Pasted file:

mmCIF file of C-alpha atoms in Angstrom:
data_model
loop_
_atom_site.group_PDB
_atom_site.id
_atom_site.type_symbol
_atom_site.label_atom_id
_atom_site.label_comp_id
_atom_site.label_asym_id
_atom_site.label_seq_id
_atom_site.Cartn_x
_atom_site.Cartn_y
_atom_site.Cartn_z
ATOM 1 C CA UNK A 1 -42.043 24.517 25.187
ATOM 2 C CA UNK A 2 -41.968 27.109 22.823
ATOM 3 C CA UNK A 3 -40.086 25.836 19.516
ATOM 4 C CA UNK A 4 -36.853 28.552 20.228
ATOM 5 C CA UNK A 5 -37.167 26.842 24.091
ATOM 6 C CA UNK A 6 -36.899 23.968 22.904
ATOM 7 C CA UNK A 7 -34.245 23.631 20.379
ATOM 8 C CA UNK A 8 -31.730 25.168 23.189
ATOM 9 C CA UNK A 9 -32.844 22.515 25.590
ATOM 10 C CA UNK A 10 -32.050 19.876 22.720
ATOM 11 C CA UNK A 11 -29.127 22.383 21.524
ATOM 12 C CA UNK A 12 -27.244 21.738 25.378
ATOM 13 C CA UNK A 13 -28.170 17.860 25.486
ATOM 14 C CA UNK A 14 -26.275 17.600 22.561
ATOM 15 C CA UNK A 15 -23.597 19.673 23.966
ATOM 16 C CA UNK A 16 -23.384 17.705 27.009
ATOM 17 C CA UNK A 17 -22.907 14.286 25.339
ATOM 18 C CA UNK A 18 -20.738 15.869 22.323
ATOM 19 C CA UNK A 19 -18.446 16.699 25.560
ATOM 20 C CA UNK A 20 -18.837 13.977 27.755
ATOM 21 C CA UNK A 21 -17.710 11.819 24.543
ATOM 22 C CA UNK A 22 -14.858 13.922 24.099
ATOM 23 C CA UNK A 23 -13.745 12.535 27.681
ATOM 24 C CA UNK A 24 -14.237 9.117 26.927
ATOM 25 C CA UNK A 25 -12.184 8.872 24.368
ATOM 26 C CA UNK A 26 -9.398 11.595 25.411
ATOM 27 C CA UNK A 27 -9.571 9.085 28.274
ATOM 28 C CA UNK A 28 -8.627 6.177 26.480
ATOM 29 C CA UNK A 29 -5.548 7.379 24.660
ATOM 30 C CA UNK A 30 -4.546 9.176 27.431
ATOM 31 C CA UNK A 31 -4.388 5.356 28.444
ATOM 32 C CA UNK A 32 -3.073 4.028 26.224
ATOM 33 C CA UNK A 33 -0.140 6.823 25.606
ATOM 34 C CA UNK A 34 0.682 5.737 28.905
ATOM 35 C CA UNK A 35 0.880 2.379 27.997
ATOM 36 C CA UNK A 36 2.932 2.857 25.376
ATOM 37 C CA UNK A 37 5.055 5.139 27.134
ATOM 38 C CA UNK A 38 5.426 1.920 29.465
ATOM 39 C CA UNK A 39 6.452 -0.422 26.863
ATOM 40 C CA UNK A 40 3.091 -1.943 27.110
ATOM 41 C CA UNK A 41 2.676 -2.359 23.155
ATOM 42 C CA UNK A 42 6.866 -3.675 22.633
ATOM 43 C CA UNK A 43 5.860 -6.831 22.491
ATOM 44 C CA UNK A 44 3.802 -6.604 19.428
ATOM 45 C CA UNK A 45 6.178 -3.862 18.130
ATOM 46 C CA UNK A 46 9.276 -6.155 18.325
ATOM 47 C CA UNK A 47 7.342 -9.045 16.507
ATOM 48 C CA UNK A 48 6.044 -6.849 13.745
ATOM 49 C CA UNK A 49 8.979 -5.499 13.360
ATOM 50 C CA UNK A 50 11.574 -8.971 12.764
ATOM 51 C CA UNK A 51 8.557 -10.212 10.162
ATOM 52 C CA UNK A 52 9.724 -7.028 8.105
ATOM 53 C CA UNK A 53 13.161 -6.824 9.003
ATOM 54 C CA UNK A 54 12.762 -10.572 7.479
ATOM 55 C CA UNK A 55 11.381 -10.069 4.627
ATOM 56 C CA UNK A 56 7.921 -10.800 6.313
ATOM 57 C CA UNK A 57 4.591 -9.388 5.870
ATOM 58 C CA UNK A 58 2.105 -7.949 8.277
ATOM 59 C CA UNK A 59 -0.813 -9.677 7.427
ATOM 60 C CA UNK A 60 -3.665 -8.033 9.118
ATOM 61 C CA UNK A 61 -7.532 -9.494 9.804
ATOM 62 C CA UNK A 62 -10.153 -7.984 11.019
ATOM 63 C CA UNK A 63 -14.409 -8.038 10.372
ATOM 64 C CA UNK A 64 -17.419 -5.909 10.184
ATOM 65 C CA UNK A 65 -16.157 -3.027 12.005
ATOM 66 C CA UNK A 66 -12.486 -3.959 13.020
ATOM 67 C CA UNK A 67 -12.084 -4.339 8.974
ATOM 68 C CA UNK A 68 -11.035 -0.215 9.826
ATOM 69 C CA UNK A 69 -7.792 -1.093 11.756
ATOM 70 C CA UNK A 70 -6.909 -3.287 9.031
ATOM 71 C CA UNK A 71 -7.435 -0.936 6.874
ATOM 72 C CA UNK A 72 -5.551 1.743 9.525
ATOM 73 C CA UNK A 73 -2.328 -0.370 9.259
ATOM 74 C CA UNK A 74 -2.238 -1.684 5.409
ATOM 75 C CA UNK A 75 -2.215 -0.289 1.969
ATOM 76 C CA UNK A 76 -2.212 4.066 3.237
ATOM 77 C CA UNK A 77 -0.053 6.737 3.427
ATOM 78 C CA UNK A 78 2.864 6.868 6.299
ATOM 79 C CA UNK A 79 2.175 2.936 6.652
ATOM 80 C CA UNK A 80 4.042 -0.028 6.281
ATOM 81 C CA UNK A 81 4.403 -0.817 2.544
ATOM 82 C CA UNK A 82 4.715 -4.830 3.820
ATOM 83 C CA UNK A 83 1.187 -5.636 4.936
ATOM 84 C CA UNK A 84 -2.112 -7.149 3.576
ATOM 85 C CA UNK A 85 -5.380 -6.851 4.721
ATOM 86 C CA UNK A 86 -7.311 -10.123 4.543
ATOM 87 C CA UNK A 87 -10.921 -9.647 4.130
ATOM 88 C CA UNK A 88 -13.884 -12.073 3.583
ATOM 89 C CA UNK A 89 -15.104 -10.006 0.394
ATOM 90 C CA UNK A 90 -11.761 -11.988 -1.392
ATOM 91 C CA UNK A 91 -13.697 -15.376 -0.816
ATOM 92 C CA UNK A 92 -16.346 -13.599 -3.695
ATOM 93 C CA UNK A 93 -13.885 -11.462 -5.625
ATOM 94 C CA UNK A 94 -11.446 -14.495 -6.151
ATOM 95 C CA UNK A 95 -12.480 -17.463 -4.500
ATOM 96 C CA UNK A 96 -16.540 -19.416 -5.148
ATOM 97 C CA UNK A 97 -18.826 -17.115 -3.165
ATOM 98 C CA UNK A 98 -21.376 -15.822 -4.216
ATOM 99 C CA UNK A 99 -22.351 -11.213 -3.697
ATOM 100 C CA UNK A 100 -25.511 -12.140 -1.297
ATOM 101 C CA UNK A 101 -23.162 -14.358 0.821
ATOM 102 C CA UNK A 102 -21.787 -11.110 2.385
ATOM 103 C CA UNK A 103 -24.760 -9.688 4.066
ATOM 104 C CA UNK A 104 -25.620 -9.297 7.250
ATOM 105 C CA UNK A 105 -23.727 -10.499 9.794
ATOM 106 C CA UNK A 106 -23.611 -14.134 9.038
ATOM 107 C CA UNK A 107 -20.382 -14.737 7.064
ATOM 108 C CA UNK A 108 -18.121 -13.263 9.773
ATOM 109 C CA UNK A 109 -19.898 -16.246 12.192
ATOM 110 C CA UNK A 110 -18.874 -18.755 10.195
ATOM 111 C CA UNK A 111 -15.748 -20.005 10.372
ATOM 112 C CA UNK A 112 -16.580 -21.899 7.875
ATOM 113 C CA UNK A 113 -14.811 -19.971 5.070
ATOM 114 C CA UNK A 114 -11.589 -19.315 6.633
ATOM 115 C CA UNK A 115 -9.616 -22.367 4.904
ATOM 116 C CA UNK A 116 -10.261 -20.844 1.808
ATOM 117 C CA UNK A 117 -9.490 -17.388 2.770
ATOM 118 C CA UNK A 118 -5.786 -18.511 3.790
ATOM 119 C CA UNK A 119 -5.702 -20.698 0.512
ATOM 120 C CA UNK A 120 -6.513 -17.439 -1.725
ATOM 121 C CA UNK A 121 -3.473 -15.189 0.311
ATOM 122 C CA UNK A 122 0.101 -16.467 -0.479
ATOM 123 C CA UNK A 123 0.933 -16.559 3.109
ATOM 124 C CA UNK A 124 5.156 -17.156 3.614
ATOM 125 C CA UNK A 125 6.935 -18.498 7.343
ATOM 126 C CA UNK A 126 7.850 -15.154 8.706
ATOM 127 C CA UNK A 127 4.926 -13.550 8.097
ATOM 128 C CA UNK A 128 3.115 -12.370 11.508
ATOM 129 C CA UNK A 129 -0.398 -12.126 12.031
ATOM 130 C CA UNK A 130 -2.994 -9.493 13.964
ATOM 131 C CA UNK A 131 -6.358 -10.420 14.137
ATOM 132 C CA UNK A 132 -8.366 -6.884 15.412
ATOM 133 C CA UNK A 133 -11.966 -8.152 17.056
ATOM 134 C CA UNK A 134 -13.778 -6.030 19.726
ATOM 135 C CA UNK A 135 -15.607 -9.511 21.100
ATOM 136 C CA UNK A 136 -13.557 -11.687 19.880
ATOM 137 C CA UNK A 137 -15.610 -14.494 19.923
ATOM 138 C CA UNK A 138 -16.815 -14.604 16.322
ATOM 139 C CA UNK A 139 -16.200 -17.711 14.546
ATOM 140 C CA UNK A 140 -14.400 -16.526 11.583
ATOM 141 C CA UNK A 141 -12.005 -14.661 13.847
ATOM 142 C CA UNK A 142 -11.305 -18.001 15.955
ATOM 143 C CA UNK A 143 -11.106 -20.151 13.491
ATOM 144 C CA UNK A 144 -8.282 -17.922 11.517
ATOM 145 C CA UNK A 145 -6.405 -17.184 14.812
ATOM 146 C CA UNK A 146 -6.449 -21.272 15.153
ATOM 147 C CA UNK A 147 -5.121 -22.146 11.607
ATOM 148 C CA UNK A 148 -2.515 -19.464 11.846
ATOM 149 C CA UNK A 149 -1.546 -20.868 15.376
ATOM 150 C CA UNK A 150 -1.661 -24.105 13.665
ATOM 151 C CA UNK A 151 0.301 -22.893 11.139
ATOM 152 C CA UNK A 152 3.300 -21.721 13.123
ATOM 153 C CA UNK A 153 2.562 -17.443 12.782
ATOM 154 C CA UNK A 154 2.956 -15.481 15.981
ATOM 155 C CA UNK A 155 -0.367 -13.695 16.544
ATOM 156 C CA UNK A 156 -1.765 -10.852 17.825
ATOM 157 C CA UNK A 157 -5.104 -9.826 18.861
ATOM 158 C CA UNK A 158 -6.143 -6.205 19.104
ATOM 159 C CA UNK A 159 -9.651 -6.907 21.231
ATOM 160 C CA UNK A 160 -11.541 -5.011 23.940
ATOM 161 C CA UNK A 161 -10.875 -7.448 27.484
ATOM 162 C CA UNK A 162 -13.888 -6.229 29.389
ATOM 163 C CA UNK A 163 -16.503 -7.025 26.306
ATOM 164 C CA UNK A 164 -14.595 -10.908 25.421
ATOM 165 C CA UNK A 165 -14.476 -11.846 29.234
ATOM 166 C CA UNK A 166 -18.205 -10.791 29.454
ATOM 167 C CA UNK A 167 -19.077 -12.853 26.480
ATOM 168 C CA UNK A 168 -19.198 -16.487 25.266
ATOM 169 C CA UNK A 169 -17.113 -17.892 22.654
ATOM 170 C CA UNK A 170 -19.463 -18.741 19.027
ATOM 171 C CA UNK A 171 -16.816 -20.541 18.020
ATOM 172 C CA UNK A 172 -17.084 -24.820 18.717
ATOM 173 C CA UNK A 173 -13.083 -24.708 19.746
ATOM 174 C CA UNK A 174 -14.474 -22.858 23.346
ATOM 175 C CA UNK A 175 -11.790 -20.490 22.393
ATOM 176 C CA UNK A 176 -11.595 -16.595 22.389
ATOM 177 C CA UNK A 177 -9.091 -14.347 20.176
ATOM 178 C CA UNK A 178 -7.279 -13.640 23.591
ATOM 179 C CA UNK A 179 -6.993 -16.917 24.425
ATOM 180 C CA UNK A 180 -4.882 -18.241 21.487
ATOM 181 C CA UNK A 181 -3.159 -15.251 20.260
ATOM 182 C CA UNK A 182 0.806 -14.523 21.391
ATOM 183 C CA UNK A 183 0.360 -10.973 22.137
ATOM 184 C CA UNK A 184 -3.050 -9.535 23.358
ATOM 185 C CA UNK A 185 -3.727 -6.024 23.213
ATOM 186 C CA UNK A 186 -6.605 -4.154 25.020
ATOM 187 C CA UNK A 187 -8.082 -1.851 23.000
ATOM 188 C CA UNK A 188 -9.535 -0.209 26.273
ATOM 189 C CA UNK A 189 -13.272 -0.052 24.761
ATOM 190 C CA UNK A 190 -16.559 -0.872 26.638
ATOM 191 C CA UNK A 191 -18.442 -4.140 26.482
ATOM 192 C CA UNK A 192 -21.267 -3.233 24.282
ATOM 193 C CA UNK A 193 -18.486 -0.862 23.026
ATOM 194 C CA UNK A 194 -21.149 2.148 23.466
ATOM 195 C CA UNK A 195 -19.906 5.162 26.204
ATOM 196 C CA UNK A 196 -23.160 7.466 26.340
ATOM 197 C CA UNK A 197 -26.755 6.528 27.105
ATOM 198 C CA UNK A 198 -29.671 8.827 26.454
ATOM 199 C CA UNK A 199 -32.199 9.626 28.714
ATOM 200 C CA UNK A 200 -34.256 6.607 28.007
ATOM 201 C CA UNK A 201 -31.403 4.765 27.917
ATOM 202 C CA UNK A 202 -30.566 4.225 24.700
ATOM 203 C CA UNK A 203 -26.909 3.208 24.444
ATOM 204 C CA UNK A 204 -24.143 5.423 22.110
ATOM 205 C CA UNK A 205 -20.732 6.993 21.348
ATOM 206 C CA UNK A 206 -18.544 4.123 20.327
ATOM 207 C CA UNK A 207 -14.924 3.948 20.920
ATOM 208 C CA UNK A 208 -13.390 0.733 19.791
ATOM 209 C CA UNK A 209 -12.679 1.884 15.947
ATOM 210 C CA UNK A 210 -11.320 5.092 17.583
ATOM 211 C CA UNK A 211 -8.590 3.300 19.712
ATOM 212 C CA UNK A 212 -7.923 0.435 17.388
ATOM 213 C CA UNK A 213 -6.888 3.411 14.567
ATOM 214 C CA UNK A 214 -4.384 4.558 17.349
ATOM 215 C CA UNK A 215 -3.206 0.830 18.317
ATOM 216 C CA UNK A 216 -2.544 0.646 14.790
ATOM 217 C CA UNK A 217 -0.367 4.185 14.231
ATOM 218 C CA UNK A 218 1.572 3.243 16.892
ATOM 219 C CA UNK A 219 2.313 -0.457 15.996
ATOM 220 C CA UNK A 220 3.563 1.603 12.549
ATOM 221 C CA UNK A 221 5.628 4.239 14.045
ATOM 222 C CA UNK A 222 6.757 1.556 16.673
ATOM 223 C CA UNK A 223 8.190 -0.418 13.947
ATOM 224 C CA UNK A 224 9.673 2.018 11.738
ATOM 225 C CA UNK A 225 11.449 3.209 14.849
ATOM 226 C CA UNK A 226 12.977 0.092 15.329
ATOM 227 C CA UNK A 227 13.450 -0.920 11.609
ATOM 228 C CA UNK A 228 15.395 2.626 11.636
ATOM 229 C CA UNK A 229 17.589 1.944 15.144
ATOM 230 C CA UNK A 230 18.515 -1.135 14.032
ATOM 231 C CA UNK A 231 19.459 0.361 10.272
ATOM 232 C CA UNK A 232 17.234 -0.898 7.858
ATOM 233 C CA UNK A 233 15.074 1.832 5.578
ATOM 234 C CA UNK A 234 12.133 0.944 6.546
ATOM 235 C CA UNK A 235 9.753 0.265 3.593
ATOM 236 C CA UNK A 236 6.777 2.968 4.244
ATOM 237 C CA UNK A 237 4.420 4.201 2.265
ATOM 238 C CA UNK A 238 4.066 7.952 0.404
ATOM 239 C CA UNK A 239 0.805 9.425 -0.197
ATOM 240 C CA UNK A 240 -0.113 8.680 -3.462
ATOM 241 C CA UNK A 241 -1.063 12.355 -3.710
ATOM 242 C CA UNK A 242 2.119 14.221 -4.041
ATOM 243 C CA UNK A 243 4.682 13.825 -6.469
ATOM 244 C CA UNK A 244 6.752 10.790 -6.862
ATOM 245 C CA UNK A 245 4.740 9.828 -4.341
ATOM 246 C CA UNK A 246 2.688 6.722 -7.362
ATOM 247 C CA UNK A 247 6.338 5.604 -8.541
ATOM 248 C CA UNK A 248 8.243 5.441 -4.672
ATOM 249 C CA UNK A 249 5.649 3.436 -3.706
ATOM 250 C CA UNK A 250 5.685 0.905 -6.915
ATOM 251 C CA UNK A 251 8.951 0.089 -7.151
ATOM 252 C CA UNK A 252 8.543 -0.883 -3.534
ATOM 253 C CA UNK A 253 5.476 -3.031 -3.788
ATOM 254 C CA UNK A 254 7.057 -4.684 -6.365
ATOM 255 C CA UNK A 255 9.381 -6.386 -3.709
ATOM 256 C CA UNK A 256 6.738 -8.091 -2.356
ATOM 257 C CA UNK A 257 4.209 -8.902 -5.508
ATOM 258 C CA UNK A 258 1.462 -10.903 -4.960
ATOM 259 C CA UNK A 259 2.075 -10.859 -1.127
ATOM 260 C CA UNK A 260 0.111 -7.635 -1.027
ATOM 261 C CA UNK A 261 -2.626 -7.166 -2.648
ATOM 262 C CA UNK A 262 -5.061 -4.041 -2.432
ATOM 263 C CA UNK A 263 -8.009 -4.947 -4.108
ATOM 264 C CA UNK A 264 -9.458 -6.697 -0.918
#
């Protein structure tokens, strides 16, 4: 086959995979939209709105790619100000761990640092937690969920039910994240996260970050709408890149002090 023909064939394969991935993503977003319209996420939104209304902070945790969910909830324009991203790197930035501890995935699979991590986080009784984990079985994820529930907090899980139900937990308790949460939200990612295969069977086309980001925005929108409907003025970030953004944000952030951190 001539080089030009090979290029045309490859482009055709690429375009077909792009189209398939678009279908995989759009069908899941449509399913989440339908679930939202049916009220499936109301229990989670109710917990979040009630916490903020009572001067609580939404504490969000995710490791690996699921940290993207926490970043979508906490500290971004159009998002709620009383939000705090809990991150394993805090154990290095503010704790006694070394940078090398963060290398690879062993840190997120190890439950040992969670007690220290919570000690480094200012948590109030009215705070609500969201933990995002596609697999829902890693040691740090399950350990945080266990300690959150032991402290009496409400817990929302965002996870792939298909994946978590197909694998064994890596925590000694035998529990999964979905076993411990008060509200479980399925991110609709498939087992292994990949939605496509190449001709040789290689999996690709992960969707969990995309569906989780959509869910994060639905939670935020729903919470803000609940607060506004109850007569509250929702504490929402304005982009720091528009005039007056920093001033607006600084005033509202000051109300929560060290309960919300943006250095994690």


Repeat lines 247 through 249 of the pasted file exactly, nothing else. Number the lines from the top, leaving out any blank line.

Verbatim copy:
ATOM 234 C CA UNK A 234 12.133 0.944 6.546
ATOM 235 C CA UNK A 235 9.753 0.265 3.593
ATOM 236 C CA UNK A 236 6.777 2.968 4.244